Expats have right to keep their passports

Updated 07 March 2015
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Expats have right to keep their passports

The Labor Ministry has reiterated that it is the right of foreign workers to keep their passports and official documents.
“Anybody violating this rule will face serious penalties,” said Taysir Al-Mofraj, the ministry’s spokesman.
According to him, holding on to employees’ passports does not guarantee that the worker will not escape, as there are many cases in which runaway workers can register again with embassies without official documents.
In case an employee is absent during the first three months, the employer can replace that worker with another one via the recruitment office, he explained.
Sultan Al-Harbi, director of Labor Office in Jeddah, confirmed that any employer that takes passports away from his expat staff is in clear violation of the labor laws.
Speaking to Arab News, Al-Harbi stated that any expatriate worker can lodge a complaint with the labor office against his employer, “because labor laws protect the rights of expat workers.”
Articles 6 and 7 of the Domestic Workers Act stipulate that both parties are protected and neither is subject to sanctions by the Labor Office, Al-Mofraj said.
As per Article 13 of the act, employers must notify the nearest police department as well as the Labor Office when a worker absconds so as to ensure there are no lawsuits or complaints against the employer.


High-level investment forum aims to further boost business between Saudi Arabia and Japan

Updated 18 June 2019
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High-level investment forum aims to further boost business between Saudi Arabia and Japan

  • Japan is one of Saudi Arabia’s most important economic partners

TOKYO: More than 300 government, investment and industry leaders on Monday took part in a high-level gathering aimed at further boosting business opportunities between Saudi Arabia and Japan.

The Saudi Arabian General Investment Authority (SAGIA) welcomed key figures from the public and private sectors to the Saudi-Japan Vision 2030 Business Forum, held in Tokyo.

Hosted in partnership with the Japan External Trade Organization (JETRO), the conference focused on the creation of investment opportunities in strategic sectors of the Kingdom. Delegates also discussed key reforms currently underway to enable easier market access for foreign companies.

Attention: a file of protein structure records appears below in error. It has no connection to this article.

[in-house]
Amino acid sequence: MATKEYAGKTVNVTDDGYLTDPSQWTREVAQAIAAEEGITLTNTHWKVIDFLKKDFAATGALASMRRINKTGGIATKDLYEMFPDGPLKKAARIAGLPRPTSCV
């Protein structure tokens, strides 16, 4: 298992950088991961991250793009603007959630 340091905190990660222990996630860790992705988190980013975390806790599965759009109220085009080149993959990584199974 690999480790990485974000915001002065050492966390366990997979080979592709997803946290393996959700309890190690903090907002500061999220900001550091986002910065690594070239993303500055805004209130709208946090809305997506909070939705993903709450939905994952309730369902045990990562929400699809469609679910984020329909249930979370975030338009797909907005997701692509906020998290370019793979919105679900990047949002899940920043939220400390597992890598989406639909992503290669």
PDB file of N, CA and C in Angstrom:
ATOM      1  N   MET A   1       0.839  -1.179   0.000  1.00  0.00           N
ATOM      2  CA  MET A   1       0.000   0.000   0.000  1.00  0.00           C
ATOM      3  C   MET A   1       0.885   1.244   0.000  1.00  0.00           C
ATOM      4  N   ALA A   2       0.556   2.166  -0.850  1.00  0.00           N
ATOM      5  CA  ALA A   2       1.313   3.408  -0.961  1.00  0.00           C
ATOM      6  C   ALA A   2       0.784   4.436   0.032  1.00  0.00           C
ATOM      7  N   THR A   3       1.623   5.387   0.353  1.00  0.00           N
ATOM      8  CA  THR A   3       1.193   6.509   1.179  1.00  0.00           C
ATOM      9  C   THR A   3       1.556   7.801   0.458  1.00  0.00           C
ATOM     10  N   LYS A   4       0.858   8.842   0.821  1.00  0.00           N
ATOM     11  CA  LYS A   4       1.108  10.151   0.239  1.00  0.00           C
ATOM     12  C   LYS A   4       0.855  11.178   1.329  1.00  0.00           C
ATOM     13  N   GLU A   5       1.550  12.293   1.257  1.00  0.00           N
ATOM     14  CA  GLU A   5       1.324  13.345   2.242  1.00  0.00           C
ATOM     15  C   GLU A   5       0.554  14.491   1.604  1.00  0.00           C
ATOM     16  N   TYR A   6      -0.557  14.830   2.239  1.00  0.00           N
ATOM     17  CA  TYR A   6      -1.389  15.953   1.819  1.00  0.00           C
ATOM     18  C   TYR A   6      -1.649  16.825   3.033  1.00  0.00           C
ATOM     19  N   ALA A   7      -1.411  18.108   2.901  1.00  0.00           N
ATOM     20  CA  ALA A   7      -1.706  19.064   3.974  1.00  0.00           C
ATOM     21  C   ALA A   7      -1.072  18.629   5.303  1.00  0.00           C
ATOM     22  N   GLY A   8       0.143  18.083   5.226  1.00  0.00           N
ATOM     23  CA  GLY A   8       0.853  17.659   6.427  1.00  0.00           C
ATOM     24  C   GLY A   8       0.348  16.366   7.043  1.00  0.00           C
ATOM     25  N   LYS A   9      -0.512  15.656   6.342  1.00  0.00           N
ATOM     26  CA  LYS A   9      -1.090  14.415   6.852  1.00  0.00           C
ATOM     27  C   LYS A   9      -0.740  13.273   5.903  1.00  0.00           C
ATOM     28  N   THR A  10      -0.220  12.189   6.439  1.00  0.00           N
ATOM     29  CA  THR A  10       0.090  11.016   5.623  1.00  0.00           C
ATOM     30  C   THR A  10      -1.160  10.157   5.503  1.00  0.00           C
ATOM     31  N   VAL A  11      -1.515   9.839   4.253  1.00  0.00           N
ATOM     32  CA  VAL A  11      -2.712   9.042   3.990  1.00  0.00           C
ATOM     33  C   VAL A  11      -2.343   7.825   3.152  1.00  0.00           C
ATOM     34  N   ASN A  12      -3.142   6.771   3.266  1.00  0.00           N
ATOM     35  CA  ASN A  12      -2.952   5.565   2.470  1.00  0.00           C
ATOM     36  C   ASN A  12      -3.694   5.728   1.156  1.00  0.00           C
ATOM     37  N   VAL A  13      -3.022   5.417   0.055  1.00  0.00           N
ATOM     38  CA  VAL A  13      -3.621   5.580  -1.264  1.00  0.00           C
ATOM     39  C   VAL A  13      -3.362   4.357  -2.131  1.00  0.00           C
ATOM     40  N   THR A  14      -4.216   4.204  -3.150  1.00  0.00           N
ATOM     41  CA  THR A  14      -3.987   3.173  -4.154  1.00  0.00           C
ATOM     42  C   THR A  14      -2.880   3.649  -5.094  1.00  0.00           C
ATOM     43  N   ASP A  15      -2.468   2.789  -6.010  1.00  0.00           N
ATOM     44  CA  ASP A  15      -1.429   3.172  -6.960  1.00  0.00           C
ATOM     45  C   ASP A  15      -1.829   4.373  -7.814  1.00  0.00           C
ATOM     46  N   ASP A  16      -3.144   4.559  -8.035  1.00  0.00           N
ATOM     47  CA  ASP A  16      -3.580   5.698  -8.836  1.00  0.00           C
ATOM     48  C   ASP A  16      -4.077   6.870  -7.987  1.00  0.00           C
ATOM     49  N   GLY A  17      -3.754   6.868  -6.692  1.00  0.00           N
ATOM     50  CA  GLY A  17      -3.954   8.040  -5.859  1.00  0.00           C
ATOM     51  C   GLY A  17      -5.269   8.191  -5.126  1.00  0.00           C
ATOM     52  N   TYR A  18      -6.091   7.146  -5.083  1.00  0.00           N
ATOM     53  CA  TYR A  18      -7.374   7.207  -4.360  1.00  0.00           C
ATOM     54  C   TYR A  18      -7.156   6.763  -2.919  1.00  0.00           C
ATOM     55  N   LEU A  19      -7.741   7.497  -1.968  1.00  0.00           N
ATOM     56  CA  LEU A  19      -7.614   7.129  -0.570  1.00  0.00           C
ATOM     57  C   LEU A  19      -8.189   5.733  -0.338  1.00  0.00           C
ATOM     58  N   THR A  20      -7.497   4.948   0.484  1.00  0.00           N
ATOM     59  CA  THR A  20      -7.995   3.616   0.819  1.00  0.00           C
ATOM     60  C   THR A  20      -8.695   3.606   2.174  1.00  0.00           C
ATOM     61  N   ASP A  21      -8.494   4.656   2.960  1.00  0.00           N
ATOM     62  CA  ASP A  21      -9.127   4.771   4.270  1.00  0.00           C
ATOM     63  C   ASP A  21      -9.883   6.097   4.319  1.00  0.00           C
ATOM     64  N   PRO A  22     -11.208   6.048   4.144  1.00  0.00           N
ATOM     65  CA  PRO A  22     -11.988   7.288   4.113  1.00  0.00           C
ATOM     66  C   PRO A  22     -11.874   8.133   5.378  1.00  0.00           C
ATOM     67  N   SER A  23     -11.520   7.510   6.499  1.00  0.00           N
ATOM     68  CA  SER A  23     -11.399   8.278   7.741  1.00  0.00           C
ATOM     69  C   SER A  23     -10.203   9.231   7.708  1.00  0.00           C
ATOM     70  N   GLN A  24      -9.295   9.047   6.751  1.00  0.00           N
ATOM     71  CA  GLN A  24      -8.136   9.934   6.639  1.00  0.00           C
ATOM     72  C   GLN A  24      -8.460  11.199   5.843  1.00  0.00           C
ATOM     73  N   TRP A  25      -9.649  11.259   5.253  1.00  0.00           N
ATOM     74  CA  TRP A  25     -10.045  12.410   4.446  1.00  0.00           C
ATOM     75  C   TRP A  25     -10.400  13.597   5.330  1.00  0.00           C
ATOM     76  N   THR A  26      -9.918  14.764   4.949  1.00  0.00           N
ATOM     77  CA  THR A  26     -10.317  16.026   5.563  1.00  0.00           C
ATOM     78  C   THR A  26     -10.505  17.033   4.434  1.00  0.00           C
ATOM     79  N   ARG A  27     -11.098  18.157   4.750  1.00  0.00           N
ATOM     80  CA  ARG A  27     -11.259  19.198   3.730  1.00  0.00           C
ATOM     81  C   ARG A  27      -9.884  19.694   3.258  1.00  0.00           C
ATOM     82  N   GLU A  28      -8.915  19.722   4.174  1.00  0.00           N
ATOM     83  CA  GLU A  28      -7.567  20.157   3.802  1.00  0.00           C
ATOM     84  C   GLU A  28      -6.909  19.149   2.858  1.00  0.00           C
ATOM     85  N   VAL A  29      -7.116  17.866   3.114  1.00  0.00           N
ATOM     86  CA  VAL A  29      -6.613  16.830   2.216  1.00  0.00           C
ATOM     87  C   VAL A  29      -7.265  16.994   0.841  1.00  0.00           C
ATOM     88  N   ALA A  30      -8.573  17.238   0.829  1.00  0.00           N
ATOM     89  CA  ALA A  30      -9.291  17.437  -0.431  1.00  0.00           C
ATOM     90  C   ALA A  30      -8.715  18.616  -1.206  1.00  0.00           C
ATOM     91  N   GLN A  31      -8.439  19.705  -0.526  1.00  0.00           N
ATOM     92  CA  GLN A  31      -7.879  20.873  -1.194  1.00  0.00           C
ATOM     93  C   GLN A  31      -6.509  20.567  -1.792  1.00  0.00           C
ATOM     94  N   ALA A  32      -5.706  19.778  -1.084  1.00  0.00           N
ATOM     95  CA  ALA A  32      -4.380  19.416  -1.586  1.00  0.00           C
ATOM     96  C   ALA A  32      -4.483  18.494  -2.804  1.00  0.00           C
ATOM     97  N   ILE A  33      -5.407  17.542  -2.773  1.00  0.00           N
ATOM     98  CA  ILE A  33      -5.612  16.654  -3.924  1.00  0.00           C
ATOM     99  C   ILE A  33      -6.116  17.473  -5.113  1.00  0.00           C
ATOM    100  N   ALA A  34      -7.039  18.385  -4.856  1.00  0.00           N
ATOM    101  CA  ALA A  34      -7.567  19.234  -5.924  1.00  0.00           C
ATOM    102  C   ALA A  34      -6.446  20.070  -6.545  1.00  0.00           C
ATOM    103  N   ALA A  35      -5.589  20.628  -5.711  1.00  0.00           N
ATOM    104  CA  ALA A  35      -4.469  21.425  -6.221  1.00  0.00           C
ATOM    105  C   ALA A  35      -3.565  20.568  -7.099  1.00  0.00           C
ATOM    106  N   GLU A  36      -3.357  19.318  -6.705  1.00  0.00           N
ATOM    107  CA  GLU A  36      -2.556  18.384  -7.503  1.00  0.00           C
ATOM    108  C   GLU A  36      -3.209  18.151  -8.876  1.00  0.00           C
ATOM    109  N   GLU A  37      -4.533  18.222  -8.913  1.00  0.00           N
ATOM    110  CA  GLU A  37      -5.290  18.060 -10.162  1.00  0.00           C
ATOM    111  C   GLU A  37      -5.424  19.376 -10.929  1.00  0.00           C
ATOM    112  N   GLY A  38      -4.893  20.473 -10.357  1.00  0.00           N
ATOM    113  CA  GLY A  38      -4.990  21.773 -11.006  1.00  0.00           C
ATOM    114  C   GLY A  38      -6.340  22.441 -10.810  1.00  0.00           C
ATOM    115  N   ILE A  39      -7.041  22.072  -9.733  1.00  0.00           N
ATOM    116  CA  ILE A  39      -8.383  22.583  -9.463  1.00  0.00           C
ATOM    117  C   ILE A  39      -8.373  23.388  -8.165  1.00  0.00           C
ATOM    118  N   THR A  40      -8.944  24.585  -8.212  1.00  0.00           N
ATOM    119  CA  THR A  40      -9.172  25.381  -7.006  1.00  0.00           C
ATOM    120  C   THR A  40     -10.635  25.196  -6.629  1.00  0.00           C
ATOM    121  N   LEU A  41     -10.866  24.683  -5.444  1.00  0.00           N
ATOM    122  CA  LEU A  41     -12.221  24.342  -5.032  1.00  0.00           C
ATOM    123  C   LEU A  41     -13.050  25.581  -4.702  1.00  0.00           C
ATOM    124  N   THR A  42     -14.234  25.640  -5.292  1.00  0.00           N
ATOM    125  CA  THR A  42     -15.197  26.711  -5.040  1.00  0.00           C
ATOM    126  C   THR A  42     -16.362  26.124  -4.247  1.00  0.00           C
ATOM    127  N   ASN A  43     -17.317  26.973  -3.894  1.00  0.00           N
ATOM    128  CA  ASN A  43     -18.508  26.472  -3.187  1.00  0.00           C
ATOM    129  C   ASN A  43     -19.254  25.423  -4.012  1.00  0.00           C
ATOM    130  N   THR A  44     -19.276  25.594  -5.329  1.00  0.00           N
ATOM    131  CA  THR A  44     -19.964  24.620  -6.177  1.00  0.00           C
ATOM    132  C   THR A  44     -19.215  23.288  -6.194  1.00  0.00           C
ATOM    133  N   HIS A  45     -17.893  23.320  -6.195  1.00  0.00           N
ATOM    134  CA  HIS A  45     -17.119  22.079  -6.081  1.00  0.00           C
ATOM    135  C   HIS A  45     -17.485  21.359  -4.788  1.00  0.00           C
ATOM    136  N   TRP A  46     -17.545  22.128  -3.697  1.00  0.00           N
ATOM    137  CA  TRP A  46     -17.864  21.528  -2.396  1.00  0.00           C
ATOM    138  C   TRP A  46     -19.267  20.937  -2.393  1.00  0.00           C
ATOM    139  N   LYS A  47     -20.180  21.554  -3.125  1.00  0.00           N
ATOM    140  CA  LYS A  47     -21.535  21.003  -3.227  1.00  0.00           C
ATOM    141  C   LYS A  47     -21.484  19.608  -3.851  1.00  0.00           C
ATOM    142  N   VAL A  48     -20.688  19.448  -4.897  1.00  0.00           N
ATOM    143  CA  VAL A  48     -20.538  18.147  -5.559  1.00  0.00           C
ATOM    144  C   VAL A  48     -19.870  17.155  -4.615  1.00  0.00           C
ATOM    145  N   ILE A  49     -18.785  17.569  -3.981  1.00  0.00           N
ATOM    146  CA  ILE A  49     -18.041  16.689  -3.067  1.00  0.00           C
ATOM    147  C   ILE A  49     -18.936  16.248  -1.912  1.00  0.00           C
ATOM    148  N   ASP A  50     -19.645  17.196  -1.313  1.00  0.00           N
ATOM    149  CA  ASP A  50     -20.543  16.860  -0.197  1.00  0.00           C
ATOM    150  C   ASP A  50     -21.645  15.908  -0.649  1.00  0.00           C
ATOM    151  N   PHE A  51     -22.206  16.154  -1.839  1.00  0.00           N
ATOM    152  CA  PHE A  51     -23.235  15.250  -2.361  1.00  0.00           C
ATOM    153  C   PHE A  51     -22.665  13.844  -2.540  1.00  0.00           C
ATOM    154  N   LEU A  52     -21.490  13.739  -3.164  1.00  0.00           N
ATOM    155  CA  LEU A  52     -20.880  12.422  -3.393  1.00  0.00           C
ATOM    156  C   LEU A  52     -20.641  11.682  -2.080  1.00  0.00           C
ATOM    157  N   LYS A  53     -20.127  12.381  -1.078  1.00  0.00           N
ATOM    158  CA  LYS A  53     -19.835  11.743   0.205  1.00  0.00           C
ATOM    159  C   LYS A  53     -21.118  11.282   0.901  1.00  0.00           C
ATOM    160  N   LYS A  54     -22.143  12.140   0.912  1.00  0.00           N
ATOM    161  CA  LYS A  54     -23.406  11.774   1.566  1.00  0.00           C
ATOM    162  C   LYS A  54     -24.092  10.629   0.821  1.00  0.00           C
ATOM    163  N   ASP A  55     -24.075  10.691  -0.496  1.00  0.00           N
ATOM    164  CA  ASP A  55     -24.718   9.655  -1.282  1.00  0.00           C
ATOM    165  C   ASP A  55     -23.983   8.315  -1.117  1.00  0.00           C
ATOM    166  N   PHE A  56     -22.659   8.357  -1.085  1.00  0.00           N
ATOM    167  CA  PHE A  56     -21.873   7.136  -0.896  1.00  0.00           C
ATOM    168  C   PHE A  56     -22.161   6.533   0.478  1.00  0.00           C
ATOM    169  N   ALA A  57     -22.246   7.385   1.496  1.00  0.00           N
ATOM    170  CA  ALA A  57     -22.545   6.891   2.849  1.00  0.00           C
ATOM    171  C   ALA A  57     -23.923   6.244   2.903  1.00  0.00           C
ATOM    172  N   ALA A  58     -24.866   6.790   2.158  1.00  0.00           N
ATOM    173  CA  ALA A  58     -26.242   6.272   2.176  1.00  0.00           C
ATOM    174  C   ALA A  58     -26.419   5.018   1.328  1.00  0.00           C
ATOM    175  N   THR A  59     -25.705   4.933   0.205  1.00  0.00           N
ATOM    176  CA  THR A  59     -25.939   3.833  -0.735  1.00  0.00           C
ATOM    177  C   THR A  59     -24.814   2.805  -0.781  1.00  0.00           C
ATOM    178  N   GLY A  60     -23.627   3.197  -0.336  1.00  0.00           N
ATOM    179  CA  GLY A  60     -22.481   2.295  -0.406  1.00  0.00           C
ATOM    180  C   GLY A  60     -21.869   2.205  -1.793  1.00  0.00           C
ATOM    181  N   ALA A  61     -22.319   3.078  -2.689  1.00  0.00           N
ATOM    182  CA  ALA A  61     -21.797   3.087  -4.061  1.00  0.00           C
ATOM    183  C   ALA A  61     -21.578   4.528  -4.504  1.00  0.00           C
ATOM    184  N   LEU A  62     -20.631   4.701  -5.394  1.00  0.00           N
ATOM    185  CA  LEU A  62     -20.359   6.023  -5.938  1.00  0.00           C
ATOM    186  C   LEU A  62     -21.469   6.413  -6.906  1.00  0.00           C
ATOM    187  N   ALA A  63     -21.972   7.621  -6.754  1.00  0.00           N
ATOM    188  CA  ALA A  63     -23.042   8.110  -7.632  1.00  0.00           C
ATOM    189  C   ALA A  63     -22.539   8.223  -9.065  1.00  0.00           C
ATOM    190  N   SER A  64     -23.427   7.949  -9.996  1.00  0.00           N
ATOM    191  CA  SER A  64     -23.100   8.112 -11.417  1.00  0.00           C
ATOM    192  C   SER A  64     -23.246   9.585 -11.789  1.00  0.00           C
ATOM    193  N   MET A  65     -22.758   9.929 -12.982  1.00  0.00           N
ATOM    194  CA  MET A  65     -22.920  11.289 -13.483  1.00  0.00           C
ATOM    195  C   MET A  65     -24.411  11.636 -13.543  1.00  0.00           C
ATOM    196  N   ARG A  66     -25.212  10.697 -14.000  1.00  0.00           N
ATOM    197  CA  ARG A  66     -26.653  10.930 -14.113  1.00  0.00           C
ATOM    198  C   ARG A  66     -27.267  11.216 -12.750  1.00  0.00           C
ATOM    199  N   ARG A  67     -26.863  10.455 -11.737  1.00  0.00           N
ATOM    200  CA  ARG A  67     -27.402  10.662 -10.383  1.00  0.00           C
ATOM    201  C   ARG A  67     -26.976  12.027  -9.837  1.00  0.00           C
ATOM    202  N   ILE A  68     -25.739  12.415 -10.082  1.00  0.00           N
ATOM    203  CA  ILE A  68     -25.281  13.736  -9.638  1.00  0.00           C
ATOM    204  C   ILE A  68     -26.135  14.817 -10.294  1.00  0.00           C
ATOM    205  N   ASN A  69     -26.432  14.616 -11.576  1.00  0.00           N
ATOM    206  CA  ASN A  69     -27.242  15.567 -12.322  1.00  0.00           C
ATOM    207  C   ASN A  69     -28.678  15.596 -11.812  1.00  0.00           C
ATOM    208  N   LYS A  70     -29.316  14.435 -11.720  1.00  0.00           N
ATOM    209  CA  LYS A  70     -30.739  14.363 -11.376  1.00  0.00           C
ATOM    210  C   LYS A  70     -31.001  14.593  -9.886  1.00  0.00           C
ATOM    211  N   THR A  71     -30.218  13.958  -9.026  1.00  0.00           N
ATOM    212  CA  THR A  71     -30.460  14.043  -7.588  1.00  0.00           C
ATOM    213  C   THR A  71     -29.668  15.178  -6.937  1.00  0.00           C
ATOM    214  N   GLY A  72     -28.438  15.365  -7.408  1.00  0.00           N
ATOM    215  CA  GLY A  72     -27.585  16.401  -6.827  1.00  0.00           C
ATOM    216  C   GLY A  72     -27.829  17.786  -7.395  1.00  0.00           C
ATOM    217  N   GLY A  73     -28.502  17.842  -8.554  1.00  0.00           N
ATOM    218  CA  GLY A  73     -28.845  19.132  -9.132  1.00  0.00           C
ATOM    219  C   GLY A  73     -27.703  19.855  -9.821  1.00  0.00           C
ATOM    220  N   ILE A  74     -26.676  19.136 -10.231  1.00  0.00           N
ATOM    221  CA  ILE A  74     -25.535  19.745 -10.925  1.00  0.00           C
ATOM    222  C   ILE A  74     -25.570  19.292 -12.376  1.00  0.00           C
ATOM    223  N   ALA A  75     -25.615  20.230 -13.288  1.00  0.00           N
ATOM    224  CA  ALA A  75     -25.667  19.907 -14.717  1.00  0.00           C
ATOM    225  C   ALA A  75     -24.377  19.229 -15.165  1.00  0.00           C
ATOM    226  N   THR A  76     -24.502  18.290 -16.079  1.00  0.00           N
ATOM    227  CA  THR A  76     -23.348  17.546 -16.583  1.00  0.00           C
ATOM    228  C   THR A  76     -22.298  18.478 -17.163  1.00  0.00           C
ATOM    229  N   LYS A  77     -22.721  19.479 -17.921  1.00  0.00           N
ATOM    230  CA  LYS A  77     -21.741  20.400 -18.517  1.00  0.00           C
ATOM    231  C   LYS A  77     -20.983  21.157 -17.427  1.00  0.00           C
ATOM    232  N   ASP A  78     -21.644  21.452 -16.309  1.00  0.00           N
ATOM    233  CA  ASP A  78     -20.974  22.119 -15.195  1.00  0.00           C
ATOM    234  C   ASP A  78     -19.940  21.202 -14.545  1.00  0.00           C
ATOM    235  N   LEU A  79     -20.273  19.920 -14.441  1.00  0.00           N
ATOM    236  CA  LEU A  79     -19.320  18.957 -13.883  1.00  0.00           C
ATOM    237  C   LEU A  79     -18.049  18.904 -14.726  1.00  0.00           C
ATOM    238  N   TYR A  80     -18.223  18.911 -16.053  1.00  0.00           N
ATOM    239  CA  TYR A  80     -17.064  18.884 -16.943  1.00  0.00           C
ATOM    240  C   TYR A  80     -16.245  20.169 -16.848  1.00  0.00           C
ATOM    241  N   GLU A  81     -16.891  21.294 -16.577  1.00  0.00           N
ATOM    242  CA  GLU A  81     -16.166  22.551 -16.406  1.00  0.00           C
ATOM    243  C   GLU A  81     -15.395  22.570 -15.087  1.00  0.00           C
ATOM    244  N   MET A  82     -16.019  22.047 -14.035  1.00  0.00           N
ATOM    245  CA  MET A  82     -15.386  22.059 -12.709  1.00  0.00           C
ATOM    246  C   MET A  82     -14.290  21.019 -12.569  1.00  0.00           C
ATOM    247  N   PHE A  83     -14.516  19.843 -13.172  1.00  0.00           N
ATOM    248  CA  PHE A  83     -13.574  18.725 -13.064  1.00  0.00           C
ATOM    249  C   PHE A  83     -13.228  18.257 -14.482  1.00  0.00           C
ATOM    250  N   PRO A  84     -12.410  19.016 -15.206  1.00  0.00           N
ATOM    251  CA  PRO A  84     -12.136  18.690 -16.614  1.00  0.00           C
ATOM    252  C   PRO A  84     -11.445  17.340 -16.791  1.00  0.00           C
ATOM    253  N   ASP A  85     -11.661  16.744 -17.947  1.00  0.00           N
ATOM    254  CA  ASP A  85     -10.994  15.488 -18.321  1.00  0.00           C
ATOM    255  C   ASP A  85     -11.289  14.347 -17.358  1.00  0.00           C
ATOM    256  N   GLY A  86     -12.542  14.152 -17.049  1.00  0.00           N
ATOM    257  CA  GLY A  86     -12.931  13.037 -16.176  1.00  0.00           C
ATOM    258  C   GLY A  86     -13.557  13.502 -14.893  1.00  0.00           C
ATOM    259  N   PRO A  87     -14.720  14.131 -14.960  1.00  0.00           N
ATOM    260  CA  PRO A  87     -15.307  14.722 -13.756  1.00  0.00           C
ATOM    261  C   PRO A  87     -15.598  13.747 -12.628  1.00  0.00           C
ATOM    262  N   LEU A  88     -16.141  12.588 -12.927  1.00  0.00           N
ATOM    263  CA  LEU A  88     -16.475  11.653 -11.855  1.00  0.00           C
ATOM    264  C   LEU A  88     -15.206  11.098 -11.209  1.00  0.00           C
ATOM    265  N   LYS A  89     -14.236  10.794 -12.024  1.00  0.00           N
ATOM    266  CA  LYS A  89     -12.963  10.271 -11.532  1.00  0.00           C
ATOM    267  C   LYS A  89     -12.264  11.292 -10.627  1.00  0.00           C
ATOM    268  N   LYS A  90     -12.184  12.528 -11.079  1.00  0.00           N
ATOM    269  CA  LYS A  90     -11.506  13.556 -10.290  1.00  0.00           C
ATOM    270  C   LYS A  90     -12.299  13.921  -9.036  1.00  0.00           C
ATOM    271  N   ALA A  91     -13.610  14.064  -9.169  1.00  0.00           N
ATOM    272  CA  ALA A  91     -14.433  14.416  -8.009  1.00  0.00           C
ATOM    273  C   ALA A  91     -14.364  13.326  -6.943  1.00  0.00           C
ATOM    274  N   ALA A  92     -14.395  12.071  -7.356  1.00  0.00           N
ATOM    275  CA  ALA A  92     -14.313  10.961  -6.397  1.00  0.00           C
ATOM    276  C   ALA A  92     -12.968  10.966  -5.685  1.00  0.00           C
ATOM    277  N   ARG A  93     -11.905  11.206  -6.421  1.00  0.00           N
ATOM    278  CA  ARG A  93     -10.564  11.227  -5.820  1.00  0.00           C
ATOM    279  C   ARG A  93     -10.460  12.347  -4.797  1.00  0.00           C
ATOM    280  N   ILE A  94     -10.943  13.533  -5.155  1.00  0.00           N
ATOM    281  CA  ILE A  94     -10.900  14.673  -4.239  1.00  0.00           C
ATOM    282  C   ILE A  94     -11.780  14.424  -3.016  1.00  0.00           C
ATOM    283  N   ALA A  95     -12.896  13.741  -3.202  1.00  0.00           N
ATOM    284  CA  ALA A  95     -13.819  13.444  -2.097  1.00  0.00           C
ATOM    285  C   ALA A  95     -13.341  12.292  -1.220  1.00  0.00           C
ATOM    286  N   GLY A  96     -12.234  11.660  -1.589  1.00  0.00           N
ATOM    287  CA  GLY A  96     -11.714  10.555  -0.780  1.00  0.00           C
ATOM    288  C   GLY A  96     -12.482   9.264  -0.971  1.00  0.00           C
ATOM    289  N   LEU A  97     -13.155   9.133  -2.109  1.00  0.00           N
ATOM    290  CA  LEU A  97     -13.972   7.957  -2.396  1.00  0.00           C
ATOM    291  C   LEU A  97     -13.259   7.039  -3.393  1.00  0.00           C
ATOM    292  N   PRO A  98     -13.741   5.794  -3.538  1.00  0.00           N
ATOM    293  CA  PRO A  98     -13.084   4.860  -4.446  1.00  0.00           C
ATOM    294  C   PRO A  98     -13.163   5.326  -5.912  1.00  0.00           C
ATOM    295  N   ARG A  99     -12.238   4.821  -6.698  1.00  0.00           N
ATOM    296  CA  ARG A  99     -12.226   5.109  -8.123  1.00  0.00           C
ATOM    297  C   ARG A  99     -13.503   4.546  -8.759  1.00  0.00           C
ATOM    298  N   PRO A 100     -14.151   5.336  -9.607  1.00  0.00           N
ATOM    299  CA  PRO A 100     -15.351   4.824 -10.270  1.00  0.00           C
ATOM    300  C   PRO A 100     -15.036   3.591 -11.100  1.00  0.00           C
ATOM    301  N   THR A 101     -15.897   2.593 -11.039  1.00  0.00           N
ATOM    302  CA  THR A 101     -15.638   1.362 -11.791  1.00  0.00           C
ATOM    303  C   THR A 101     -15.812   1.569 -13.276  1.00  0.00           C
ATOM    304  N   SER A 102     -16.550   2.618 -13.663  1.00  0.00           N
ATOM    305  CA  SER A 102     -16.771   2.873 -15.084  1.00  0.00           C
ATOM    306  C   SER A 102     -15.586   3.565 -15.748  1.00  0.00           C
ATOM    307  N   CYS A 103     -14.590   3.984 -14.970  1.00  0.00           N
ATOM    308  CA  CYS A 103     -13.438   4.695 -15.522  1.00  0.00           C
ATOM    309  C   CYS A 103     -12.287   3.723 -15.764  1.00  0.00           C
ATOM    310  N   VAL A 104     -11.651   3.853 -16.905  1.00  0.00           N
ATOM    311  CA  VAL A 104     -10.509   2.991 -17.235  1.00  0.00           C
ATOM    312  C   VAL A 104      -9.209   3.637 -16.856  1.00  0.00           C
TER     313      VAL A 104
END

Speaking at the event, Saudi Economy and Planning Minister Mohammed Al-Tuwaijri, said: “Today’s forum is a testimony to the success of the strategic direction set by the Saudi-Japanese Vision 2030 two years ago, which seeks to drive private-sector involvement, both by partnering with public-sector entities.”

SAGIA Gov. Ibrahim Al-Omar said: “At SAGIA, we have been working on creating a more attractive and favorable business environment in Saudi Arabia, which is making it easier for foreign companies to access opportunities in the Kingdom.”

Japan is one of Saudi Arabia’s most important economic partners. It is the Kingdom’s second-largest source of foreign capital and third-biggest trading partner, with total trade exceeding $39 billion.

JETRO president, Yasushi Akahoshi, said: “Saudi-Japan Vision 2030 has made great progress since it was first announced. Under this strategic initiative, the number of cooperative projects between our two countries has nearly doubled, from 31 to 61, and represents a diverse range of sectors and stakeholders.”

Since 2016, the Saudi government has delivered 45 percent of more than 500 planned reforms, including the introduction of 100 percent foreign ownership rights, enhancing legal infrastructure and offering greater protection for shareholders.

As a result, the Kingdom has climbed international competitiveness and ease-of-doing-business rankings, with foreign direct investment inflows increasing by 127 percent in 2018 and the number of new companies entering Saudi Arabia rising by 70 percent on a year-on-year basis in the first quarter of 2019.